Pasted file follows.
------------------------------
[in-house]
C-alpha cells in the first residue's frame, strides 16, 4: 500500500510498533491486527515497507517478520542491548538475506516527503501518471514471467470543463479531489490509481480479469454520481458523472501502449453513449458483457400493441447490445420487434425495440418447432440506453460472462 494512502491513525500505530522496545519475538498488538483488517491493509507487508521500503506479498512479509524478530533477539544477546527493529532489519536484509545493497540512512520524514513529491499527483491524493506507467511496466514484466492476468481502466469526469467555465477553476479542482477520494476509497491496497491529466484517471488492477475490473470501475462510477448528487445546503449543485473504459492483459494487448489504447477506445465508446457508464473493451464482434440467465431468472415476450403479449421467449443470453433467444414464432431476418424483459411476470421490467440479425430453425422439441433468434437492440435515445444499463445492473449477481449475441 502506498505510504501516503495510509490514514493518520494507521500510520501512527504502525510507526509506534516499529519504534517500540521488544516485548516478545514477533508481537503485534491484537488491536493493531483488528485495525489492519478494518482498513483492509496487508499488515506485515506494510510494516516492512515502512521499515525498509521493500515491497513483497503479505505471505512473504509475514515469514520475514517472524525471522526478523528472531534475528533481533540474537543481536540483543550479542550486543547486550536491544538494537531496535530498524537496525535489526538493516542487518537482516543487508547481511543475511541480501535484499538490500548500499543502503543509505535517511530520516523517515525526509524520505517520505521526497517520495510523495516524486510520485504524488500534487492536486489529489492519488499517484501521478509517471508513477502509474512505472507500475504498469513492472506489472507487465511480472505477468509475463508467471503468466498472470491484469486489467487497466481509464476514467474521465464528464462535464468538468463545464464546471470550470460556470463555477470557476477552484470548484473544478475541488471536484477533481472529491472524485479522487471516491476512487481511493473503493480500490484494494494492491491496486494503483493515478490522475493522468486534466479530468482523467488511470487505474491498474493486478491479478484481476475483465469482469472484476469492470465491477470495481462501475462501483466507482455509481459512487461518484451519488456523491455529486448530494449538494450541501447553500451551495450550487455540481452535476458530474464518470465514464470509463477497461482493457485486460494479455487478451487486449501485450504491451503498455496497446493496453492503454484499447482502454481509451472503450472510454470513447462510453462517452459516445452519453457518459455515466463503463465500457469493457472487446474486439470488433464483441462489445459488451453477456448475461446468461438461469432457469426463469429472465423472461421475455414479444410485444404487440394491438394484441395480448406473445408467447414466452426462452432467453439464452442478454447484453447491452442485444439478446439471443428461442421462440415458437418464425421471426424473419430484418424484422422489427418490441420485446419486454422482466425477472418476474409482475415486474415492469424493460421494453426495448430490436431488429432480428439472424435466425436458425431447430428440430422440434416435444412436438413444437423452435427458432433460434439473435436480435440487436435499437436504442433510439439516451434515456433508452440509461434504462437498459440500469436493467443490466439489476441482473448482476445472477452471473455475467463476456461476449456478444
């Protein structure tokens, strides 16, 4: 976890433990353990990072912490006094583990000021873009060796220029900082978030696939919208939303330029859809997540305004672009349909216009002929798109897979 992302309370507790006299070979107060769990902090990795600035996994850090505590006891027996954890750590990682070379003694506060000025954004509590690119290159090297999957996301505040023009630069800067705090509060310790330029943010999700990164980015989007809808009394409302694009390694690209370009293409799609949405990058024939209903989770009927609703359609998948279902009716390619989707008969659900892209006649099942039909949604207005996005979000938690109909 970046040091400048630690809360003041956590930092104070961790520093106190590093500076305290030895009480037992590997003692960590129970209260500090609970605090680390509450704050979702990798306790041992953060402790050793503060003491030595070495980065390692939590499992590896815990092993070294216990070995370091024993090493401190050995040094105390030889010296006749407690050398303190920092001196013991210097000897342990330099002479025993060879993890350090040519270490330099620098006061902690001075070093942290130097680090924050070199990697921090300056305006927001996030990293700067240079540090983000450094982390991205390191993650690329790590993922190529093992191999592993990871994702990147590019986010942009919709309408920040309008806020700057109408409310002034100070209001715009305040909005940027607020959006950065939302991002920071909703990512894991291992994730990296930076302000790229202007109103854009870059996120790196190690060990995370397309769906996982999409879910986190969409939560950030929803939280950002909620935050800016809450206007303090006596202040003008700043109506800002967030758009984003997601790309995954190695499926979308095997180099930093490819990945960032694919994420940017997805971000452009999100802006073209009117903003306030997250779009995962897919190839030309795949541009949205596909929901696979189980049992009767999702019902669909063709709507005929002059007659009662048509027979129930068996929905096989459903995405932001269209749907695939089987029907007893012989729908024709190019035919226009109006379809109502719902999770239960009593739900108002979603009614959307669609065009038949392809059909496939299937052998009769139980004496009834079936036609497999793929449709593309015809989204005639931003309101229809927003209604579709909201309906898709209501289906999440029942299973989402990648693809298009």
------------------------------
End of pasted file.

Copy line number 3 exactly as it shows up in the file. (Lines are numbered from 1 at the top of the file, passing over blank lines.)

């Protein structure tokens, strides 16, 4: 976890433990353990990072912490006094583990000021873009060796220029900082978030696939919208939303330029859809997540305004672009349909216009002929798109897979 992302309370507790006299070979107060769990902090990795600035996994850090505590006891027996954890750590990682070379003694506060000025954004509590690119290159090297999957996301505040023009630069800067705090509060310790330029943010999700990164980015989007809808009394409302694009390694690209370009293409799609949405990058024939209903989770009927609703359609998948279902009716390619989707008969659900892209006649099942039909949604207005996005979000938690109909 970046040091400048630690809360003041956590930092104070961790520093106190590093500076305290030895009480037992590997003692960590129970209260500090609970605090680390509450704050979702990798306790041992953060402790050793503060003491030595070495980065390692939590499992590896815990092993070294216990070995370091024993090493401190050995040094105390030889010296006749407690050398303190920092001196013991210097000897342990330099002479025993060879993890350090040519270490330099620098006061902690001075070093942290130097680090924050070199990697921090300056305006927001996030990293700067240079540090983000450094982390991205390191993650690329790590993922190529093992191999592993990871994702990147590019986010942009919709309408920040309008806020700057109408409310002034100070209001715009305040909005940027607020959006950065939302991002920071909703990512894991291992994730990296930076302000790229202007109103854009870059996120790196190690060990995370397309769906996982999409879910986190969409939560950030929803939280950002909620935050800016809450206007303090006596202040003008700043109506800002967030758009984003997601790309995954190695499926979308095997180099930093490819990945960032694919994420940017997805971000452009999100802006073209009117903003306030997250779009995962897919190839030309795949541009949205596909929901696979189980049992009767999702019902669909063709709507005929002059007659009662048509027979129930068996929905096989459903995405932001269209749907695939089987029907007893012989729908024709190019035919226009109006379809109502719902999770239960009593739900108002979603009614959307669609065009038949392809059909496939299937052998009769139980004496009834079936036609497999793929449709593309015809989204005639931003309101229809927003209604579709909201309906898709209501289906999440029942299973989402990648693809298009």